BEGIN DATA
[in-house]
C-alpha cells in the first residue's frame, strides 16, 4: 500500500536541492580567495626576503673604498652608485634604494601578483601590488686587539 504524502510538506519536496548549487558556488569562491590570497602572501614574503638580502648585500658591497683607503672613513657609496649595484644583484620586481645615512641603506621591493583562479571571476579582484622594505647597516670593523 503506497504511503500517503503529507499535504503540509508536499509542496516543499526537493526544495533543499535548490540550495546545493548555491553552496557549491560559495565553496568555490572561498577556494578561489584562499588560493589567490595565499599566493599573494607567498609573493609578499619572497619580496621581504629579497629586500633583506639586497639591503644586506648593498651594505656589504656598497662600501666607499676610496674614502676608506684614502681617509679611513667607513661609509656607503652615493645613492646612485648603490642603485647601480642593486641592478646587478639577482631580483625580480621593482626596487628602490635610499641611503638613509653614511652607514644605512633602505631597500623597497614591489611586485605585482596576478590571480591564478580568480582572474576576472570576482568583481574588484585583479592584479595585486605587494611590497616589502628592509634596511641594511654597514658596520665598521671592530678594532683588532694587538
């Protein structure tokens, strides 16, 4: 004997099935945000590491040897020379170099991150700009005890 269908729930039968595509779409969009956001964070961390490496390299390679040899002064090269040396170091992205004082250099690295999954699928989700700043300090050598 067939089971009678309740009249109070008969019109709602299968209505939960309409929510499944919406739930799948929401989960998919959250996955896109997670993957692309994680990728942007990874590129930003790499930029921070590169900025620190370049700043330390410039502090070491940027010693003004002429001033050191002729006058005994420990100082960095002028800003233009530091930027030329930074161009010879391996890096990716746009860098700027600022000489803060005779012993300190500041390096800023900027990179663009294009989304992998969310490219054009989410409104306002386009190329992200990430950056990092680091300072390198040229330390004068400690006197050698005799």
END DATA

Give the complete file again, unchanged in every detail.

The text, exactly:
[in-house]
C-alpha cells in the first residue's frame, strides 16, 4: 500500500536541492580567495626576503673604498652608485634604494601578483601590488686587539 504524502510538506519536496548549487558556488569562491590570497602572501614574503638580502648585500658591497683607503672613513657609496649595484644583484620586481645615512641603506621591493583562479571571476579582484622594505647597516670593523 503506497504511503500517503503529507499535504503540509508536499509542496516543499526537493526544495533543499535548490540550495546545493548555491553552496557549491560559495565553496568555490572561498577556494578561489584562499588560493589567490595565499599566493599573494607567498609573493609578499619572497619580496621581504629579497629586500633583506639586497639591503644586506648593498651594505656589504656598497662600501666607499676610496674614502676608506684614502681617509679611513667607513661609509656607503652615493645613492646612485648603490642603485647601480642593486641592478646587478639577482631580483625580480621593482626596487628602490635610499641611503638613509653614511652607514644605512633602505631597500623597497614591489611586485605585482596576478590571480591564478580568480582572474576576472570576482568583481574588484585583479592584479595585486605587494611590497616589502628592509634596511641594511654597514658596520665598521671592530678594532683588532694587538
């Protein structure tokens, strides 16, 4: 004997099935945000590491040897020379170099991150700009005890 269908729930039968595509779409969009956001964070961390490496390299390679040899002064090269040396170091992205004082250099690295999954699928989700700043300090050598 067939089971009678309740009249109070008969019109709602299968209505939960309409929510499944919406739930799948929401989960998919959250996955896109997670993957692309994680990728942007990874590129930003790499930029921070590169900025620190370049700043330390410039502090070491940027010693003004002429001033050191002729006058005994420990100082960095002028800003233009530091930027030329930074161009010879391996890096990716746009860098700027600022000489803060005779012993300190500041390096800023900027990179663009294009989304992998969310490219054009989410409104306002386009190329992200990430950056990092680091300072390198040229330390004068400690006197050698005799």